The Washington Post

Plate Lab: Macaron? Macaroon? All about the little French cookie having a big impact in D.C.


(Joseph Victor Stefanchik/For The Washington Post)
Magazine articles editor

Francophiles, the gluten shy and those who find the ubiquitous cupcake not only messy but a bit, shall we say, declasse, have been cheered by the sortie being staged by the dainty macaron. This treat is popping up in bakery counters and tiny shopfronts around the Washington region.

“They’re cute and fun and colorful, and they’re trendy,” says blogger Laetitia Brock, who grew up in Paris, where the venerable Ladurée bakery set the standard. Once Lauduree expanded to New York and macarons became big there, she says, “it was D.C.’s turn to catch up.”

Elizabeth Chang is an articles editor for The Washington Post Magazine. View Archive

The cookies consist of brightly dyed almond meringue shells sandwiching an ever-broadening array of fillings, the traditional ganache giving way to exotic combinations such as lemon basil or caramelized pear goat cheese.

The shell, made of ground almonds, sugar and egg whites, originated in Sicily, where Arab invaders had introduced almond-based sweets developed in Persia, according to Stanford linguist Dan Jurafsky. (The cookie’s name, like “macaroni,” comes from a root word likely meaning “paste.”) The French first put two shells around a ganache filling. The Americans replaced the almond in the meringue mixture with coconut, giving rise to what we call a macaroon.

Enough history. In the delicious now — and this is a partial list — you can find macarons on Capitol Hill (the Sweet Lobby), in Bethesda (Praline bakery), Tysons Corner (Paul), and, especially, Georgetown, home to Macaron Bee, Dean & Deluca, Kafe Leopold, Patisserie Poupon and the latest, Olivia Macaron.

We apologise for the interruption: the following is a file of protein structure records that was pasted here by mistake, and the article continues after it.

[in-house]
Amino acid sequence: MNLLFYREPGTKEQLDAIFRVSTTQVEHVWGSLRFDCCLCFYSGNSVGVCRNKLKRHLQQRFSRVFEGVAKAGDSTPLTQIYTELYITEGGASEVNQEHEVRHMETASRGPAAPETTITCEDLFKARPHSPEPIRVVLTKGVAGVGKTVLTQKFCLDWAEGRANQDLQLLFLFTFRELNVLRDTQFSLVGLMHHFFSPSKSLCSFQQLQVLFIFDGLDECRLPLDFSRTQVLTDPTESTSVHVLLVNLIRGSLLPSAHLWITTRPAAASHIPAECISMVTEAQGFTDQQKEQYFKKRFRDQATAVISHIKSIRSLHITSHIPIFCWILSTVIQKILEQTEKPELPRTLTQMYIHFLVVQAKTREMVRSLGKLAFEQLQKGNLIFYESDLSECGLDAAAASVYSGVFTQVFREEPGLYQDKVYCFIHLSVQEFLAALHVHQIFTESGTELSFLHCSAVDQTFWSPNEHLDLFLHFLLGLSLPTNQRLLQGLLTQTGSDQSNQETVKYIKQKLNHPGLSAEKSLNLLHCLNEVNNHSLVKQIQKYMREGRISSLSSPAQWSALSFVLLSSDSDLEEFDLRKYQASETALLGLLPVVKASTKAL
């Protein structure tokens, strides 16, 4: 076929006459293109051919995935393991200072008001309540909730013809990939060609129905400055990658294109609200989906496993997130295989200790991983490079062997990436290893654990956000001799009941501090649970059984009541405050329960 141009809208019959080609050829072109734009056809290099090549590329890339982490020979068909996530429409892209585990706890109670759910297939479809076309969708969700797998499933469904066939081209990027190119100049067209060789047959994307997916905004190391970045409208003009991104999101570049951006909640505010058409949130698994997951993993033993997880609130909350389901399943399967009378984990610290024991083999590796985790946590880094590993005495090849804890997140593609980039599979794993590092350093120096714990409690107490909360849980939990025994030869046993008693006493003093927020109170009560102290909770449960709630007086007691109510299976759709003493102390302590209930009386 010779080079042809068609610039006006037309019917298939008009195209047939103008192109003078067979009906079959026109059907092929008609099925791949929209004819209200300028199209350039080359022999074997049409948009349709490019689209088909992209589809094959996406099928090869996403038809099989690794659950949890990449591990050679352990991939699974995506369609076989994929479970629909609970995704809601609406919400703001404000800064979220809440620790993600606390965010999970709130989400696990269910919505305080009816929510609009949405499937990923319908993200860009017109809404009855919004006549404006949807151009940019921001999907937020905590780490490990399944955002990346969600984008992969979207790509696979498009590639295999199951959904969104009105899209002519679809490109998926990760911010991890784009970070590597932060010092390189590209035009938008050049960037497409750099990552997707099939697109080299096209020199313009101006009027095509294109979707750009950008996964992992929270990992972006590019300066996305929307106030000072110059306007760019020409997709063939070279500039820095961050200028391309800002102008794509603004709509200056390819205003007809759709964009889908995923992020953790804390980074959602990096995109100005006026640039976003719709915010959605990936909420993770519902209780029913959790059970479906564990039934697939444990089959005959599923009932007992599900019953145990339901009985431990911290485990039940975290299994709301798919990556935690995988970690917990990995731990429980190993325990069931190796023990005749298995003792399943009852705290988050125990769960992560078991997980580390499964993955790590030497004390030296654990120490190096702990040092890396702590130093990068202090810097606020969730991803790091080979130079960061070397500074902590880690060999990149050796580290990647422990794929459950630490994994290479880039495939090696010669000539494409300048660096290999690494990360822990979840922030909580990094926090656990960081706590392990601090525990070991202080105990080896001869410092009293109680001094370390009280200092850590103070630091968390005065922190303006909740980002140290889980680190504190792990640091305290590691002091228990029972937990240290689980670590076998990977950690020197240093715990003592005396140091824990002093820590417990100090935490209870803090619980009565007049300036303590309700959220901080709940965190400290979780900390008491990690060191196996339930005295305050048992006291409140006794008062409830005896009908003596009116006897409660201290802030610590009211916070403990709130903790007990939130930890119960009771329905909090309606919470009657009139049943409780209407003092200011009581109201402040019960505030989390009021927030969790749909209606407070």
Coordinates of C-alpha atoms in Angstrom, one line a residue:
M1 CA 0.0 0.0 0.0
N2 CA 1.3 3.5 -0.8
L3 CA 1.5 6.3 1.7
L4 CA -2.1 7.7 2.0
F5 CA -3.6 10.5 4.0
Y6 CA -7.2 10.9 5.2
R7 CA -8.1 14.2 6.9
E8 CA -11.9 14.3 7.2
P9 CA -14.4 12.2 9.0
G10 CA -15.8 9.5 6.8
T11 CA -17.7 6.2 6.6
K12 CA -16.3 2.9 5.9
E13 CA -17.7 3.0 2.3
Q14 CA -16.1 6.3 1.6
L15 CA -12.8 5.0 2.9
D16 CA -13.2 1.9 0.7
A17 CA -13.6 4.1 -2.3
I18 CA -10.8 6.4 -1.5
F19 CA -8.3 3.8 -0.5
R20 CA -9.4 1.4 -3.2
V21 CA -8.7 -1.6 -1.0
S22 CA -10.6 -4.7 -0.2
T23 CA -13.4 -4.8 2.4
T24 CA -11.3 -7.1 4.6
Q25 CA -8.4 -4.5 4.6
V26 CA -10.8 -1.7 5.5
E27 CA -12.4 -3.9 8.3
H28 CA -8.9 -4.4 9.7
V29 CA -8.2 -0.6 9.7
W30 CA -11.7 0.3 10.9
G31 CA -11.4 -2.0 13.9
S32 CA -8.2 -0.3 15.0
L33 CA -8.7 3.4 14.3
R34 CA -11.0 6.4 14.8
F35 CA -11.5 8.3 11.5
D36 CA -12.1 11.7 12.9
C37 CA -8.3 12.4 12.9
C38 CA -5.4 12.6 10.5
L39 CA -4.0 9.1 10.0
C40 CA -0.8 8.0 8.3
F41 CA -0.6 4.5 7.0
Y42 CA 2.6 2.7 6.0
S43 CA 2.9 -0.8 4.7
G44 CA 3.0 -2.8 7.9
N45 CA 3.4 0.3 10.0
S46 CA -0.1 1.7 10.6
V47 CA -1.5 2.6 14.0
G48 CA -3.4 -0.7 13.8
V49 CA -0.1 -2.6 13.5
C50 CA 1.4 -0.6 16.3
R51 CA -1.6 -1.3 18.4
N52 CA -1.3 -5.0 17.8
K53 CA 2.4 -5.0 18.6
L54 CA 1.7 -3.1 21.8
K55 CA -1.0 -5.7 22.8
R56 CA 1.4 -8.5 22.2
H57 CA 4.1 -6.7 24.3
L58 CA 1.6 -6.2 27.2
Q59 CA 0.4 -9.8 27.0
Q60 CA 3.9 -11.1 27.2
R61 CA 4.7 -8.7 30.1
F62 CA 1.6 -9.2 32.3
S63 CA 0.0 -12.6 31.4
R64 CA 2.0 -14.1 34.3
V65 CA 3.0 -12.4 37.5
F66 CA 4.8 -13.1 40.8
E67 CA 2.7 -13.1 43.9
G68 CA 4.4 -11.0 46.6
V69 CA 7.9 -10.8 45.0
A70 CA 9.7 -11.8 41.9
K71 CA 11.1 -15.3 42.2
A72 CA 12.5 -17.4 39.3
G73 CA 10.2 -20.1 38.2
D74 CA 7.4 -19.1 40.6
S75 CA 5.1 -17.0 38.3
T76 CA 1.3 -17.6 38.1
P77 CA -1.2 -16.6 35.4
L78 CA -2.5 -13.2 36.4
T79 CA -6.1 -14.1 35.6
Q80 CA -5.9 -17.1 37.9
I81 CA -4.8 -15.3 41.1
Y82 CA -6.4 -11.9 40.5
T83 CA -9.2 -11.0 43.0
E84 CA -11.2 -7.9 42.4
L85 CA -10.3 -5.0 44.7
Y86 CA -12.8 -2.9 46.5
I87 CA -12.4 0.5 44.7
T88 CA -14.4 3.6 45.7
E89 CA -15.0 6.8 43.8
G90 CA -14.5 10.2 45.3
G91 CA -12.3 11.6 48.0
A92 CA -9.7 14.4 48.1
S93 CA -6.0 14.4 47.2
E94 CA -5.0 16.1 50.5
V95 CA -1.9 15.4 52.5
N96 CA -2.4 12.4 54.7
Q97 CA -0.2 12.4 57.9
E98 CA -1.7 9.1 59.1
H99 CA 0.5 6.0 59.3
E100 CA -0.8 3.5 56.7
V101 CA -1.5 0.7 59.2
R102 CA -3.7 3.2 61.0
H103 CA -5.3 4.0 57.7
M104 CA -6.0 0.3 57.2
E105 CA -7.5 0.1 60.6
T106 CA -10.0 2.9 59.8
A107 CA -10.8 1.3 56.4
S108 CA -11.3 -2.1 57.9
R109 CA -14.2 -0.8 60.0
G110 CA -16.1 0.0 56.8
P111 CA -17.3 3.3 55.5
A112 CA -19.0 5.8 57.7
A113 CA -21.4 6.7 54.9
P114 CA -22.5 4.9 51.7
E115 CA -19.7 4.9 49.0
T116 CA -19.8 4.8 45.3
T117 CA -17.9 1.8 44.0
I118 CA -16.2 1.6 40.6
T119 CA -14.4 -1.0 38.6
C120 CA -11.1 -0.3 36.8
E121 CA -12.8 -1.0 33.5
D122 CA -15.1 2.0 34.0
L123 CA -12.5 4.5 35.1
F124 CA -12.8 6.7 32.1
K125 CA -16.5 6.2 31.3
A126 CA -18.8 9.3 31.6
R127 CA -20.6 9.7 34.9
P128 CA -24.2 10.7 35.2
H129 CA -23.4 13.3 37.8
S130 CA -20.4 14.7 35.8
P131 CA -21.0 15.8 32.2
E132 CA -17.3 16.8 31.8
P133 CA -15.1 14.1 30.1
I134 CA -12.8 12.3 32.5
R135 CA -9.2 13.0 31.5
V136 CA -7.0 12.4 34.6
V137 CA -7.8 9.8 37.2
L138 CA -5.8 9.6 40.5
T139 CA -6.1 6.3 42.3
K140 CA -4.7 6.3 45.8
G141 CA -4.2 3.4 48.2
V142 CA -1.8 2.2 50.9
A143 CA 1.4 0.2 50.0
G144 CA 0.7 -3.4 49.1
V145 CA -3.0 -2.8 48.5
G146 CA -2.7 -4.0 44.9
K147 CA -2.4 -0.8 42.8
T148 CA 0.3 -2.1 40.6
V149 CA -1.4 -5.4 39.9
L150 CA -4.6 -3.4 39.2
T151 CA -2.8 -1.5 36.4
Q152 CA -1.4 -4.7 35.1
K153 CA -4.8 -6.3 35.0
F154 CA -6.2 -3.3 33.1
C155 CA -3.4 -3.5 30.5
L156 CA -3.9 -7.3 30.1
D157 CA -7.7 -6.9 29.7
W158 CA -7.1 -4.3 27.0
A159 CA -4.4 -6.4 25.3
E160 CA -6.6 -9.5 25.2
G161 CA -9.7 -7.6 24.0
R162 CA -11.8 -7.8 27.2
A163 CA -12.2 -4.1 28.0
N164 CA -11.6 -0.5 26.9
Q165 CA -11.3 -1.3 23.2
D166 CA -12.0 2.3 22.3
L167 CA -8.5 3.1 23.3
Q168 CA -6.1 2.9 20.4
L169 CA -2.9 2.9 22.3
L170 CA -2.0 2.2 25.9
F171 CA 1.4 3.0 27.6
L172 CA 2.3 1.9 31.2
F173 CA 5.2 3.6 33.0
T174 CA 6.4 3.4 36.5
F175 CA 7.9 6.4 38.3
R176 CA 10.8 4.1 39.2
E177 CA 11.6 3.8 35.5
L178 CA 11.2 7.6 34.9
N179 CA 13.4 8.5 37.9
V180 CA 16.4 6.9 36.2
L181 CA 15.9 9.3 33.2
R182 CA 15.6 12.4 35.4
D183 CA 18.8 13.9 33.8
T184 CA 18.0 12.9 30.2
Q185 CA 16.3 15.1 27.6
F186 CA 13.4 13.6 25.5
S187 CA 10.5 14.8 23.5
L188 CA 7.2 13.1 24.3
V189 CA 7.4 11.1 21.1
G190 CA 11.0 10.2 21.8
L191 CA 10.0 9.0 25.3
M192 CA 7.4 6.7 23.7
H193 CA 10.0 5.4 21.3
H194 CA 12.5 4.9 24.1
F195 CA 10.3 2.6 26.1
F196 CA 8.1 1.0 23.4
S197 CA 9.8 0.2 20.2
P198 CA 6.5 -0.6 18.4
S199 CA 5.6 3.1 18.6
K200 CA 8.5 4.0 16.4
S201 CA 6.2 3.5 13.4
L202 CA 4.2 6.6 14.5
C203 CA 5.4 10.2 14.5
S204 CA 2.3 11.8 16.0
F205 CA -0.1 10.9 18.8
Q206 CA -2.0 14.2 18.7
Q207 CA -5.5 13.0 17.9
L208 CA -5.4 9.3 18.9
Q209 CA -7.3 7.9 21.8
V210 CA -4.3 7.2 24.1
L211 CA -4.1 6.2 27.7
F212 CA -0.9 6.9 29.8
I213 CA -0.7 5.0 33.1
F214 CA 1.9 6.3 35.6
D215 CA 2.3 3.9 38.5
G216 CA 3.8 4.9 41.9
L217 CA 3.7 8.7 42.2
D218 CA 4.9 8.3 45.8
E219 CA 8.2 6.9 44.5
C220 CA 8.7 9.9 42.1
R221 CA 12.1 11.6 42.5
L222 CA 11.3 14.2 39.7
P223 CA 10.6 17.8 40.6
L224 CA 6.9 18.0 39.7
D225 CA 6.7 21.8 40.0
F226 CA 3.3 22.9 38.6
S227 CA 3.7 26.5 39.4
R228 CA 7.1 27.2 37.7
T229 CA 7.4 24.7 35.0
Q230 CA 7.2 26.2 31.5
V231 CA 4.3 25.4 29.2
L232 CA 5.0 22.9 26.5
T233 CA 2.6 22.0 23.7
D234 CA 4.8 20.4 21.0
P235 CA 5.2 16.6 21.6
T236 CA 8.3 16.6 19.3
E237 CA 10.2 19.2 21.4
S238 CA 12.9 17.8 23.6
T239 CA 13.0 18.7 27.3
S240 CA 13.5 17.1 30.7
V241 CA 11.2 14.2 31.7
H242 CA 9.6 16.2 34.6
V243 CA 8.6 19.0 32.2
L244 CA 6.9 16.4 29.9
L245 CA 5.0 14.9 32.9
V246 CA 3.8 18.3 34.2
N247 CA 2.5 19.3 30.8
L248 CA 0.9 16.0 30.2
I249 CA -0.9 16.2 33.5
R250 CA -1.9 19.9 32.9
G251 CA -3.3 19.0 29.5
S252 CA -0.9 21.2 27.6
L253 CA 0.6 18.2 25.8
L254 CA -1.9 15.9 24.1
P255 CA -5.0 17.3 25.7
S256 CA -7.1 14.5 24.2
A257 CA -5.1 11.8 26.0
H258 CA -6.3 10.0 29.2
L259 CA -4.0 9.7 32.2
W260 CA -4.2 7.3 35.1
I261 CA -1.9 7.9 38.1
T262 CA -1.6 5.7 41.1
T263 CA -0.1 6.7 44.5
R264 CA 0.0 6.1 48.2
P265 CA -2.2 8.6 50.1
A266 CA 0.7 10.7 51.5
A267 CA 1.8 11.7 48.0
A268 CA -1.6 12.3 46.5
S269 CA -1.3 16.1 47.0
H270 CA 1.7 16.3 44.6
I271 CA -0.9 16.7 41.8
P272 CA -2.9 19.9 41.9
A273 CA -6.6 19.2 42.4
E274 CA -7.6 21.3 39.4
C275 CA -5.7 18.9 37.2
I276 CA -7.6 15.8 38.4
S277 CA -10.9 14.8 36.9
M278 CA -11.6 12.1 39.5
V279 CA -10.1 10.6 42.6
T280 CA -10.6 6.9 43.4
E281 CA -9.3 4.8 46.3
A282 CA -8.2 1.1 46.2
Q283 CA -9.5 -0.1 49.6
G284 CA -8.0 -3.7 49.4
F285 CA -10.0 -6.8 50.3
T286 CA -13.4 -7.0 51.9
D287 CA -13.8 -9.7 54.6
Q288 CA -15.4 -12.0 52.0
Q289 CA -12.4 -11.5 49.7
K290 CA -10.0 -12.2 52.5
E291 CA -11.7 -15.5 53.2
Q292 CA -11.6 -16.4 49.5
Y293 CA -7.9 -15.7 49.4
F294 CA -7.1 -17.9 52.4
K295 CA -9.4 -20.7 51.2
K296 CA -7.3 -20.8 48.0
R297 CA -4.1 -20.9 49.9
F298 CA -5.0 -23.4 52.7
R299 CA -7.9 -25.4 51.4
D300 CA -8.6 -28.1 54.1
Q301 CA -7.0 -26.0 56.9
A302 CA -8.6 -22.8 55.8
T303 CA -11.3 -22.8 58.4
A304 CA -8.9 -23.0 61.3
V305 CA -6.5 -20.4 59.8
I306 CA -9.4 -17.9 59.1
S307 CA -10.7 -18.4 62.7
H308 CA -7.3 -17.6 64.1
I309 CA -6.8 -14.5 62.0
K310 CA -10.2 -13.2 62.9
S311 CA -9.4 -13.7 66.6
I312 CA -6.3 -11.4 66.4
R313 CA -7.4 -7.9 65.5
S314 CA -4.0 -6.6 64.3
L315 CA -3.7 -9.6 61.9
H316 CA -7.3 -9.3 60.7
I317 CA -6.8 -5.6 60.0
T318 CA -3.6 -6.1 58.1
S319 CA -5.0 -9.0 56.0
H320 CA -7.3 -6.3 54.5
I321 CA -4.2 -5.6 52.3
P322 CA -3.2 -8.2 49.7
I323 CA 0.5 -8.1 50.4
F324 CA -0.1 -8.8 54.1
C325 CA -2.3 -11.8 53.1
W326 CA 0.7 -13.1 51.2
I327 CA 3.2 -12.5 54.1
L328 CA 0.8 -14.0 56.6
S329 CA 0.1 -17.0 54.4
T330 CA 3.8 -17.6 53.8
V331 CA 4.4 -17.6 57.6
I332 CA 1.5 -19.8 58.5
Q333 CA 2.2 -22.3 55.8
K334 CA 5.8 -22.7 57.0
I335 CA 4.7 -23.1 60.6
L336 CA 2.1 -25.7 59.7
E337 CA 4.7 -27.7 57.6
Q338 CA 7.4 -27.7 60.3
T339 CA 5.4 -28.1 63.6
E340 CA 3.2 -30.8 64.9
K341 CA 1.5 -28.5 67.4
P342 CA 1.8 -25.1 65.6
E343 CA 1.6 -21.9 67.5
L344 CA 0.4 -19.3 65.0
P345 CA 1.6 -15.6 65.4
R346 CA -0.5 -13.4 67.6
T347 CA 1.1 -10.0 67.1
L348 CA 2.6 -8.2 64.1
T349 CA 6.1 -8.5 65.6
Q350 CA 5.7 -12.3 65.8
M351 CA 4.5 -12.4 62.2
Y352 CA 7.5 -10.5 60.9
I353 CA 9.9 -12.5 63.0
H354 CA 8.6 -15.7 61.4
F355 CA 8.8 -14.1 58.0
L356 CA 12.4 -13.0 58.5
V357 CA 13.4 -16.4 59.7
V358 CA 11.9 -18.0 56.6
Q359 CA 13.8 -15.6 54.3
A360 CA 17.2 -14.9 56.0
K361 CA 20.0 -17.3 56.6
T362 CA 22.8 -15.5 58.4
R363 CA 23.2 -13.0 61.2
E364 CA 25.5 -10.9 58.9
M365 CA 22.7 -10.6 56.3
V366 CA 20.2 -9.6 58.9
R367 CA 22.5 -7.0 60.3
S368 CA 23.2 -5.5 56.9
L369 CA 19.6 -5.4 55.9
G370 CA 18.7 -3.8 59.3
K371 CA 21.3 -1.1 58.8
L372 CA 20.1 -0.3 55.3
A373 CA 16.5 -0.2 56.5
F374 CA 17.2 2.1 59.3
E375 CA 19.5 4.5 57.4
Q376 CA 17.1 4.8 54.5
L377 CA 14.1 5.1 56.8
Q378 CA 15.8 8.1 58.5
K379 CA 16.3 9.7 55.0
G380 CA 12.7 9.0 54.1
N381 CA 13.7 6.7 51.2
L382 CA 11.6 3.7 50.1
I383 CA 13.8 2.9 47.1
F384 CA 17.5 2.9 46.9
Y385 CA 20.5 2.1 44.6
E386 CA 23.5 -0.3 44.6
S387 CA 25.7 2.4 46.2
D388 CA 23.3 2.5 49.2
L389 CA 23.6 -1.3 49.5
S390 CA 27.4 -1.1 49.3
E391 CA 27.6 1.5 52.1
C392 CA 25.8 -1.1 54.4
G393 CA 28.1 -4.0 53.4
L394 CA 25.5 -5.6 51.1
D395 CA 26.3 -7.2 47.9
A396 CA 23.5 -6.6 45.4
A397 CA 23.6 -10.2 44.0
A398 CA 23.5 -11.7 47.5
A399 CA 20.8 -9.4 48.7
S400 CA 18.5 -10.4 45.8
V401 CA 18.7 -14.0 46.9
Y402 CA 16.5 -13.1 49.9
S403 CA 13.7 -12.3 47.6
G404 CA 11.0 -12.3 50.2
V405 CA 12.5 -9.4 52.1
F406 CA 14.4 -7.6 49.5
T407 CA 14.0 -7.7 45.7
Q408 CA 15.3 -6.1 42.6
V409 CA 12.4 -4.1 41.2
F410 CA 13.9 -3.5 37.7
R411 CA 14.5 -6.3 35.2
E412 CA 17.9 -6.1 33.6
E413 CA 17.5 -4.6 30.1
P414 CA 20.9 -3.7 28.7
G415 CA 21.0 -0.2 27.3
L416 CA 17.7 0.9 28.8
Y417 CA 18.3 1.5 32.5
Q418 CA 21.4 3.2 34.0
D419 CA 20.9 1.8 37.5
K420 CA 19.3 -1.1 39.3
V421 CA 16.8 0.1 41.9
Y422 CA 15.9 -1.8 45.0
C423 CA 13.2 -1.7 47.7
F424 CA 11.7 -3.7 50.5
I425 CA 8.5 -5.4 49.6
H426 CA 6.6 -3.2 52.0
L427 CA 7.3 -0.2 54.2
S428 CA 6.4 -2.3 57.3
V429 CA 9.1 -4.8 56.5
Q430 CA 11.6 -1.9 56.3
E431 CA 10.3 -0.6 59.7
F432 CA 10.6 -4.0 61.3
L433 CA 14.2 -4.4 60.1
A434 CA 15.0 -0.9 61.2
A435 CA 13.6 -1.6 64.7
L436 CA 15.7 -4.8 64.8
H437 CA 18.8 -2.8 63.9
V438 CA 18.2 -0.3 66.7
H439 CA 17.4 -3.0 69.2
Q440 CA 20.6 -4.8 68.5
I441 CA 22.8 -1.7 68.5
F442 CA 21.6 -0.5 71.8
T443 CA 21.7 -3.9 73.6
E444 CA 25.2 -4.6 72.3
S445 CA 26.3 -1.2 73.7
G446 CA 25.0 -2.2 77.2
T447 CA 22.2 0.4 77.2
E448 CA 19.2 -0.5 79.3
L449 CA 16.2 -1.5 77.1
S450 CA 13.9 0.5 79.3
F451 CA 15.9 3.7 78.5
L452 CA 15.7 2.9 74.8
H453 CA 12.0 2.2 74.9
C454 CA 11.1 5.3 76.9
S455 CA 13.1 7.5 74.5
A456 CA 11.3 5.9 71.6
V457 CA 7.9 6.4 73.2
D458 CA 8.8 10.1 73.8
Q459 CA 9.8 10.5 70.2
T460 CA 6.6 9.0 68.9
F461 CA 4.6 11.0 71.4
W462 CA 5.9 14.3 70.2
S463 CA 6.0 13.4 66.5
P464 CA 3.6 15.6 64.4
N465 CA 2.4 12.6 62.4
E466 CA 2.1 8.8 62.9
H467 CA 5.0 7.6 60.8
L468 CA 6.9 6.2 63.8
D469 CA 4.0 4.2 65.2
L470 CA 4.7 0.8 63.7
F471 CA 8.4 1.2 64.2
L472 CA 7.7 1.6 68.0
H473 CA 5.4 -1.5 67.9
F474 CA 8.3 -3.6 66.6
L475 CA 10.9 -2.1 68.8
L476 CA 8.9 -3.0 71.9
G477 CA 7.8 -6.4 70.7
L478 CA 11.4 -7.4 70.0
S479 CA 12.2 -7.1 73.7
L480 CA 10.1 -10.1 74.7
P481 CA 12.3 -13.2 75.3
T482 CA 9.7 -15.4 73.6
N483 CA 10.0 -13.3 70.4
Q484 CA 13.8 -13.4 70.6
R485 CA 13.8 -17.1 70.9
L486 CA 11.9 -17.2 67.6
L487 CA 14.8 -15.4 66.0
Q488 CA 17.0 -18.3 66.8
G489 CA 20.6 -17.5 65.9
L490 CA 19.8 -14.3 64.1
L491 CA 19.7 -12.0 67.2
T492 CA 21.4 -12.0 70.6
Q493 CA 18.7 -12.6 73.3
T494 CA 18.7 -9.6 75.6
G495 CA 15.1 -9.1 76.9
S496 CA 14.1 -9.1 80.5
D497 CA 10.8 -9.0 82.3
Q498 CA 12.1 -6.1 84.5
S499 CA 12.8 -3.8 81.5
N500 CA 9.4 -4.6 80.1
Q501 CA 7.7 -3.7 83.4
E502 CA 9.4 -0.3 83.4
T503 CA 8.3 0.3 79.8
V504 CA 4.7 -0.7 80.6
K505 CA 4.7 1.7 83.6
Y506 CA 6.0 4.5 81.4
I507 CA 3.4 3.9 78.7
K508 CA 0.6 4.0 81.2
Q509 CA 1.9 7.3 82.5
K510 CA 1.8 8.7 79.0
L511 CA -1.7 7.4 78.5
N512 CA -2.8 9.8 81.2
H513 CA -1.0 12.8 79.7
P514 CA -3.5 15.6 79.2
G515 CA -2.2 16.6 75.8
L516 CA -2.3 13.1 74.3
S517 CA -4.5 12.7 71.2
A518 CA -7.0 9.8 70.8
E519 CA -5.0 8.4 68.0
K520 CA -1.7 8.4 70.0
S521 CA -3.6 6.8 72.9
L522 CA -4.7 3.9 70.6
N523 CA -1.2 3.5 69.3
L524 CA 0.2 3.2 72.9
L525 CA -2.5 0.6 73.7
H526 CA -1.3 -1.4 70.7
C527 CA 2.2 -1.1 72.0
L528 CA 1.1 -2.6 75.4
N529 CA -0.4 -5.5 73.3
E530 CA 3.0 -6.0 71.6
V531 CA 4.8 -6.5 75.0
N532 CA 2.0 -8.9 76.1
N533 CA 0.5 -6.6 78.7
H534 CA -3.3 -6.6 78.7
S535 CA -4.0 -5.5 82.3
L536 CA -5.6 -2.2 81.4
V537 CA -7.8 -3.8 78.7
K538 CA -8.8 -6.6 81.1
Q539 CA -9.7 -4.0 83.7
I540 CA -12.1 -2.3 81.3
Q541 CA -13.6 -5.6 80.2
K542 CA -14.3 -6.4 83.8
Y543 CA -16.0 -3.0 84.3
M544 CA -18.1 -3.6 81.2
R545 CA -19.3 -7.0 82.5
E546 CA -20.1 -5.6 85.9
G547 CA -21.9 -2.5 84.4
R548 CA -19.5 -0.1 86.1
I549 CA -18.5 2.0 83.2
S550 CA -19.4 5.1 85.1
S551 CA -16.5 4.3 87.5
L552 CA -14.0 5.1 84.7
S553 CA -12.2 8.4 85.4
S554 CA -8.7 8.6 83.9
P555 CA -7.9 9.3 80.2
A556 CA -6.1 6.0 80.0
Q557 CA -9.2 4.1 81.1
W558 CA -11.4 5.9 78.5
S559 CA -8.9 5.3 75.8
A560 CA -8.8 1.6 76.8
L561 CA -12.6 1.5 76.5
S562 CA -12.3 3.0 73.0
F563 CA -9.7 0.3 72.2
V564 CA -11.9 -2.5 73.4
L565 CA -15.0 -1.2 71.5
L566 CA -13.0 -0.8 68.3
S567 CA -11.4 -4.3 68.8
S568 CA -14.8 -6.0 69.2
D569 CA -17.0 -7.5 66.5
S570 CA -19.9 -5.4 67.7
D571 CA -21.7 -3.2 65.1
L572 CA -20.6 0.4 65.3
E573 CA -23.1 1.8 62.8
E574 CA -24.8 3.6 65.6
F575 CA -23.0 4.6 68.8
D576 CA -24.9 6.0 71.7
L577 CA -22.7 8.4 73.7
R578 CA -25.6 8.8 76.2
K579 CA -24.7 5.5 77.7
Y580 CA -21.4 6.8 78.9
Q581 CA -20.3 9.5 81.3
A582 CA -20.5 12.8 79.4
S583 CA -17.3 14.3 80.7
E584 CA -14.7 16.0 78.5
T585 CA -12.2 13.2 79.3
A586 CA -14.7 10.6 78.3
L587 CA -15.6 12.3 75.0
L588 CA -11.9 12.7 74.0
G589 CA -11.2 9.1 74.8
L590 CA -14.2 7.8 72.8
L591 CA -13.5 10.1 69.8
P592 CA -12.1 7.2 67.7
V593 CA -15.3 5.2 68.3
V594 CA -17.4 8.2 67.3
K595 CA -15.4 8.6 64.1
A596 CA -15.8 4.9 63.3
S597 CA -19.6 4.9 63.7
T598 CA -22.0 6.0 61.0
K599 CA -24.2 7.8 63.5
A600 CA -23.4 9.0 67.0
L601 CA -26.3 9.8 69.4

Olivia — co-owned by Michel Giaon, a onetime Ladurée chef, and Ana Claudia Lopez, a former financial analyst — serves only macarons (baked in Fairfax) and Intelligentsia coffee. Recent flavors, shown in photo, have included pistachio, raspberry and lavender. Lopez says she likes the comparison of a macaron to a cloud. “Imagine that you’re biting into a cloud where you get that light crunch first and then that smoothness in the middle.”

Cupcakes probably have little to fear from macarons, whose price is as dear as their appearance, ranging from $1.20 to $1.80 apiece locally. “It’s just a little luxury,” Brock says. And at 60 to 80 calories a cookie, “it’s not going to break the diet,” Lopez says. “It’s just enough…. It gives you the richness you desire, it gives you the good taste in your palate, and then you’re done.”

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